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[dinosaur] Rhizodus pelvic fin + coelacanth from Middle Triassic of Monte San Giorgio + Eocene lizard fossil (free pdfs)




Ben Creisler
bcreisler@gmail.com

Some additional non-dino papers that may be of interest, with free pdfs:


Free pdf:


Jonathan E. Jeffery, Glenn W. Storrs, Timothy Holland, Clifford J. Tabin, and Per E. Ahlberg (2018)
Unique pelvic fin in a tetrapod-like fossil fish, and the evolution of limb patterning.
Proceedings of the National Academy of Sciences (advance online publication)

Free pdf:

Significance

The fossil fish Rhizodus hibberti, a member of the tetrapod stem group, shows a unique skeletal pattern in the pelvic fin. Rather than the highly conserved one-to-two pattern of a femur, tibia, and fibula (seen in all known tetrapods, including the extinct, fishlike members of the group), the fin of Rhizodus comprises a femur articulating distally with three bones, each with a distinct morphology. This reveals an early stage in the evolution of limb development, in which the processes patterning the proximal parts of the embryonic fin/limb (the stylopod and zeugopod) were not constrained in the way seen in living tetrapods and could produce more varied skeletal patterns in the adult.

Abstract

All living tetrapods have a one-to-two branching pattern in the embryonic proximal limb skeleton, with a single element at the base of the limb (the humerus or femur) that articulates distally with two parallel radials (the ulna and radius or the tibia and fibula). This pattern is also seen in the fossilized remains of stem-tetrapods, including the fishlike members of the group, in which despite the absence of digits, the proximal parts of the fin skeleton clearly resemble those of later tetrapods. However, little is known about the developmental mechanisms that establish and canalize this highly conserved pattern. We describe the well-preserved pelvic fin skeleton of Rhizodus hibberti, a Carboniferous sarcopterygian (lobe-finned) fish, and member of the tetrapod stem group. In this specimen, three parallel radials, each robust with a distinct morphology, articulate with the femur. We review this unexpected morphology in a phylogenetic and developmental context. It implies that the developmental patterning mechanisms seen in living tetrapods, now highly constrained, evolved from mechanisms flexible enough to accommodate variation in the zeugopod (even between pectoral and pelvic fins), while also allowing each element to have a unique morphology.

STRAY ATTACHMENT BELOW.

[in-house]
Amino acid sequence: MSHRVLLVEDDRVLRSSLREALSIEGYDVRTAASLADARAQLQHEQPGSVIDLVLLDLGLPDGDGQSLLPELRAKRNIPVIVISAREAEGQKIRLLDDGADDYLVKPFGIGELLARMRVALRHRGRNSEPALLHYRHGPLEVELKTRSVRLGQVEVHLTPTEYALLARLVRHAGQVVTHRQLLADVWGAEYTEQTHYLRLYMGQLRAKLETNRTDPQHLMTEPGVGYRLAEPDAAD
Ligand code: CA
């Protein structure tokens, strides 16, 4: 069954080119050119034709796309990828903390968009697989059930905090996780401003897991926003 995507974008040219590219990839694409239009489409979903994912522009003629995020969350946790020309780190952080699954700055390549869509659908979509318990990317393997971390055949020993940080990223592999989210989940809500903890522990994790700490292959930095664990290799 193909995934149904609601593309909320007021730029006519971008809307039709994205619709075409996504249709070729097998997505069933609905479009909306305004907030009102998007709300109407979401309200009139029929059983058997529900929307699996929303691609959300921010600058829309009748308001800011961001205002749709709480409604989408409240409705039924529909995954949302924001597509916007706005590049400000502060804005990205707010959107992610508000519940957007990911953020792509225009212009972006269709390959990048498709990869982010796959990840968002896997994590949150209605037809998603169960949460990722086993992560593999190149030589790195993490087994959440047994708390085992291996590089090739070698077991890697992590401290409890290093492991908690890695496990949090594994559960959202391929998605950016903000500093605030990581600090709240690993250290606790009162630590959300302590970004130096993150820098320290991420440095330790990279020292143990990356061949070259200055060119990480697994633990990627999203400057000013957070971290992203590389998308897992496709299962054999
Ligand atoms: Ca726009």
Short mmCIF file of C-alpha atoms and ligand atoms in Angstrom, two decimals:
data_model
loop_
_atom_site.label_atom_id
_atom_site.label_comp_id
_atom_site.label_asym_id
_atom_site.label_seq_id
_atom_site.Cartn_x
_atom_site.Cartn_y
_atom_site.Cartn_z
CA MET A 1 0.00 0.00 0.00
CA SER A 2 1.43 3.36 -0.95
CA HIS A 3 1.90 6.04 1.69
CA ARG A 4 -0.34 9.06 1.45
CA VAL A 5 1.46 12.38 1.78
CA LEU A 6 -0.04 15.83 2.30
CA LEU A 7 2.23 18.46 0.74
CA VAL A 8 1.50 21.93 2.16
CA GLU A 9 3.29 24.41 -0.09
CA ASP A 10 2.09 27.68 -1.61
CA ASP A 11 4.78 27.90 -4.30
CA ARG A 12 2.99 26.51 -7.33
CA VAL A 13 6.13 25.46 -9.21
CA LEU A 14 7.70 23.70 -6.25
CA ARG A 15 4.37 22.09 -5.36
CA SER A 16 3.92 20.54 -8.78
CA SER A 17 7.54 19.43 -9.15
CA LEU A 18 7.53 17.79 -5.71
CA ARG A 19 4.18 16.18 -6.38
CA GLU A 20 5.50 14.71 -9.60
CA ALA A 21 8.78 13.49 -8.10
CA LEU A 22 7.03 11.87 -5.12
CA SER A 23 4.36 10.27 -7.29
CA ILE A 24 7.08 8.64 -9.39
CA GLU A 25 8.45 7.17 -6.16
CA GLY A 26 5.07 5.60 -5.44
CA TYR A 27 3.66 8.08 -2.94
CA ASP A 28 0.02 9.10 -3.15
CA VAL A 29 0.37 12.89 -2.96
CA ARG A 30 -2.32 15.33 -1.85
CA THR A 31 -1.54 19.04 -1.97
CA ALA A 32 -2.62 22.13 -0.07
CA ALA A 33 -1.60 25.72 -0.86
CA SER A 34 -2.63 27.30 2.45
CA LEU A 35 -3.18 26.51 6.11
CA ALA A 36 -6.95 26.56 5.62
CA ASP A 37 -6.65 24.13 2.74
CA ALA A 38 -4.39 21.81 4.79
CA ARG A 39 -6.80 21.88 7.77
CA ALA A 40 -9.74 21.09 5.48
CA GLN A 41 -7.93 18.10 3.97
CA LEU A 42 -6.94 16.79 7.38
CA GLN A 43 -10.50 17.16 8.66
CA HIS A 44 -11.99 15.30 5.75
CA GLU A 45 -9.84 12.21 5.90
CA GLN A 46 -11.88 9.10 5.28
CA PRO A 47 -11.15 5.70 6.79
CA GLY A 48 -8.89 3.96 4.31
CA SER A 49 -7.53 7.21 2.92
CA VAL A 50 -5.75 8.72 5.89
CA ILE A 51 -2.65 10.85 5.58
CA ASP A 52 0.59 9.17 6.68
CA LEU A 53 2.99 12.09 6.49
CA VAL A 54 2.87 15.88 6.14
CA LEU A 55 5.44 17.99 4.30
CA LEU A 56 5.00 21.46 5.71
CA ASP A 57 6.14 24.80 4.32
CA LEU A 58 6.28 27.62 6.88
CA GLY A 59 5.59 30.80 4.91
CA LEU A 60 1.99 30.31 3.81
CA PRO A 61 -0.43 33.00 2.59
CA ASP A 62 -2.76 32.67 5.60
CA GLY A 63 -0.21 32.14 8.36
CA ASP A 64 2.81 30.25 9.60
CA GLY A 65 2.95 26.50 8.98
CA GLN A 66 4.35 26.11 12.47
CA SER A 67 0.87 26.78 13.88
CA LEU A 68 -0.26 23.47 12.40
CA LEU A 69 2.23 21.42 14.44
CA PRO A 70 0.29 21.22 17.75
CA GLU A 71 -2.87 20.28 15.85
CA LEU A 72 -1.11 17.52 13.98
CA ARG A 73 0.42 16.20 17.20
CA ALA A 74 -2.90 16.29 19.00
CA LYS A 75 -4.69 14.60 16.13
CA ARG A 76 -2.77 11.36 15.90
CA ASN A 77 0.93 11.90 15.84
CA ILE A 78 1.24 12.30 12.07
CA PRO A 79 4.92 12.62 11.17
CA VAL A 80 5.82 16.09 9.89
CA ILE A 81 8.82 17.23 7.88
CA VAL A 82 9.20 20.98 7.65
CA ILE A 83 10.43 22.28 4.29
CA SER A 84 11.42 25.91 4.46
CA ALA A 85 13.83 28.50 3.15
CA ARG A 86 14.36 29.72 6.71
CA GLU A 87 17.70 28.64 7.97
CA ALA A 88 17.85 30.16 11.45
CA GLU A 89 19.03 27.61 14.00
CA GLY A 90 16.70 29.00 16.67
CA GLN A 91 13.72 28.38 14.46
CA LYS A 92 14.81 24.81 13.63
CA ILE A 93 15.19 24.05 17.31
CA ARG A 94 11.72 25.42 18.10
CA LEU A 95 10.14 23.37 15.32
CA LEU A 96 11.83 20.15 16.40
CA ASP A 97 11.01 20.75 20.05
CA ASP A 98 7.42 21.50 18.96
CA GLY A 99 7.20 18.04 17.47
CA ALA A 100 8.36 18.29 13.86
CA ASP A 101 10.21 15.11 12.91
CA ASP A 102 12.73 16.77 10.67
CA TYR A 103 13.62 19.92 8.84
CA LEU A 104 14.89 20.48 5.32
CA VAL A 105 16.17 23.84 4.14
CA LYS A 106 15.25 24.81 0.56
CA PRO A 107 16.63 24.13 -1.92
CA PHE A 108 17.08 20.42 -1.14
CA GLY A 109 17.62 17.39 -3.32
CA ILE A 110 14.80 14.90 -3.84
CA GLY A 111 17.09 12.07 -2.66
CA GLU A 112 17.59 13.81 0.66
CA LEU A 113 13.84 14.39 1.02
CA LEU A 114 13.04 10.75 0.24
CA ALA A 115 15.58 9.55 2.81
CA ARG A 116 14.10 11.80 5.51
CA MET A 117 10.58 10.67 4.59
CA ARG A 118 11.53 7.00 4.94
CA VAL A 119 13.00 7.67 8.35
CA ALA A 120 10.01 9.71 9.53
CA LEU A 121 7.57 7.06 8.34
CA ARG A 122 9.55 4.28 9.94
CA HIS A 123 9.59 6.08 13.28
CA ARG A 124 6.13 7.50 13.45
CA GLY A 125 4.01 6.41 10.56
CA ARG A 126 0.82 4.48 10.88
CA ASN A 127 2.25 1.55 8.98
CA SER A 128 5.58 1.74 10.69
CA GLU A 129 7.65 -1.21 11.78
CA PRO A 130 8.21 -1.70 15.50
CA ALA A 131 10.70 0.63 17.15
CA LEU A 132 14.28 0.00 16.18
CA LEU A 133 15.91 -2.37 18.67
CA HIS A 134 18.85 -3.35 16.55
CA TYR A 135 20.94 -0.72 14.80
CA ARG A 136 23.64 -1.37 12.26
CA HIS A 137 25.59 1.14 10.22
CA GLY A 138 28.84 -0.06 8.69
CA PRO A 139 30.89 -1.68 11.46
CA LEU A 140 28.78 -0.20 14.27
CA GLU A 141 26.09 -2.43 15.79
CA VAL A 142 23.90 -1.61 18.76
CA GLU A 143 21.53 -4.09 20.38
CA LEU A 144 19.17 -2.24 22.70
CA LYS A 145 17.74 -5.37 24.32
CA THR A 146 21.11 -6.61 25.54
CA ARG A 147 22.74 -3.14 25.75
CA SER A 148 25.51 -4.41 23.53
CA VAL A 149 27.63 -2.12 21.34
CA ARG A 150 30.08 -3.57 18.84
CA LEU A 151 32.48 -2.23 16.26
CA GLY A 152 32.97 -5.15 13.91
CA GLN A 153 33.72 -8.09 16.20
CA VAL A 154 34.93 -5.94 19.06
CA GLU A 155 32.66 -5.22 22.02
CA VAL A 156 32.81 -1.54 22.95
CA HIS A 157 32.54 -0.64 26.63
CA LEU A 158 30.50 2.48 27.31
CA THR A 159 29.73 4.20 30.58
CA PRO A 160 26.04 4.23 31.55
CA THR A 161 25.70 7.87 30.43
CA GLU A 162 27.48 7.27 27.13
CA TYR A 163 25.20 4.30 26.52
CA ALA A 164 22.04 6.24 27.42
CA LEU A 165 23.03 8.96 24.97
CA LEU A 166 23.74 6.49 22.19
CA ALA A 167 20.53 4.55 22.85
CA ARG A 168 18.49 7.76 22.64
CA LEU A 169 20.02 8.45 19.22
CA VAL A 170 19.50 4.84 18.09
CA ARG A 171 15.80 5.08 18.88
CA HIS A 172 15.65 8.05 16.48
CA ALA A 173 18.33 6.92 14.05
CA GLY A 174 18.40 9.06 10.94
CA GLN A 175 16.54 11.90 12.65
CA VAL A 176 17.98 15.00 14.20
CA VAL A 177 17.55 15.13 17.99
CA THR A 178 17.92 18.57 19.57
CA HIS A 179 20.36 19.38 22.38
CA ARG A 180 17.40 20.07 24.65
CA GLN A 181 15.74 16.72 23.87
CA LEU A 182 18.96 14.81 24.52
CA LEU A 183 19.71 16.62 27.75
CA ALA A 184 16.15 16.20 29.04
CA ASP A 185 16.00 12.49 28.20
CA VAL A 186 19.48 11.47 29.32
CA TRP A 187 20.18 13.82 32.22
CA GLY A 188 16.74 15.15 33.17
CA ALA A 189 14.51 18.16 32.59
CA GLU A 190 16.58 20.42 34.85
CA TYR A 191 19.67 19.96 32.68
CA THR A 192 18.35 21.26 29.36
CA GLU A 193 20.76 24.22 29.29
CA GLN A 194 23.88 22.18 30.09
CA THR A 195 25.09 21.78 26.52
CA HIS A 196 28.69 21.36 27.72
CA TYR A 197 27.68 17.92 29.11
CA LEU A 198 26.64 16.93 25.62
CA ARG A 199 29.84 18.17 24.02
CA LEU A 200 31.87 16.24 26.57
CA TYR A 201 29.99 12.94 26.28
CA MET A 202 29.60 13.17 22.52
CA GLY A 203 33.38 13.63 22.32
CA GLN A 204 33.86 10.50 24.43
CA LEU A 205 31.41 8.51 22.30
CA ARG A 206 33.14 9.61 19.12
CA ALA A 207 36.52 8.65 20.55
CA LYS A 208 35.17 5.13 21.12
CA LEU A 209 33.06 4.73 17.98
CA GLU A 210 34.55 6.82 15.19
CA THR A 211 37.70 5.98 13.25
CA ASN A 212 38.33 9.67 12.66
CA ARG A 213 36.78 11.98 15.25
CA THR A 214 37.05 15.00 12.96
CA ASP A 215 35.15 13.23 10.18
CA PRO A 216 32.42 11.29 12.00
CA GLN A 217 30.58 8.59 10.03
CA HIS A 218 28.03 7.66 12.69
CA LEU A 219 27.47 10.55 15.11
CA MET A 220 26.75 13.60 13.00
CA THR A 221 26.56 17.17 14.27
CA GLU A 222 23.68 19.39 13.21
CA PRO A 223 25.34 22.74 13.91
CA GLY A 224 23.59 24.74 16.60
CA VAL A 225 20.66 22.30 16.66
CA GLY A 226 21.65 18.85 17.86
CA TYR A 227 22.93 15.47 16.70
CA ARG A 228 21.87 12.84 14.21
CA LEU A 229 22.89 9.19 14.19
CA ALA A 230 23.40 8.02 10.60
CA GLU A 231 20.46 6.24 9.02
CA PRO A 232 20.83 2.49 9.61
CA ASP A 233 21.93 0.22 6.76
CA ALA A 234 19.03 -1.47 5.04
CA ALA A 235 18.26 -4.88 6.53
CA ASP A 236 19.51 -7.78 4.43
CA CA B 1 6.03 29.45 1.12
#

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Free pdf:

Silvio Renesto & Rudolf Stockar (2018)
First record of a coelacanth fish from the Middle Triassic Meride Limestone of Monte San Giorgio (Canton Ticino, Switzerland).
Rivista Italiana di Paleontologia e Stratigrafia (Research in Paleontology and Stratigraphy)124(3): 639-653

A new specimen of coelacanth based on a new specimen from the Meride Limestone Formation of the UNESCO World Heritage area of Monte San Giorgio is described. It represents the first occurrence of an actinistian in this formation. The newly discovered specimen shares many characters with the poorly known Heptanema paradoxum Bellotti, 1857 from the Ladinian Perledo Formation of Northern Italy. A comparison with the holotype and only existing specimen of H. paradoxum supports the assignment of the new specimen to the genus Heptanema. Some anatomical differences between the two specimens are most probably due to different ontogenetic stages, while few may support the erection of a new species; since the specimen is a juvenile it is preferred not to erect a new species, but to classify the specimen as Heptanema sp. New available data from both the holotype of H. paradoxum and form the new specimen allows an attempt to assess the phylogenetic relationships of Heptanema.


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Free pdf:


Kenneth Carpenter (2018)
Soft-bodied fossil of a lizard from the Parachute Creek Member, Green River Formation (Eocene), Utah.
Geology of the Intermountain West 5: 263-269

A rare specimen of soft tissue preservation of a lizard from the Parachute Creek Member of the Eocene Green River Formation, Uinta Basin, Utah, is described. The preservation is unusual in that it is a minerÂalized body lacking the skeleton. This, and other small boneless vertebrate specimens also from the ParaÂchute Creek, indicate occasional demineralizing conditions in Lake Uinta, but not apparently in the other two lakes of the Green River FormationâFossil Lake and Lake Gosuite.

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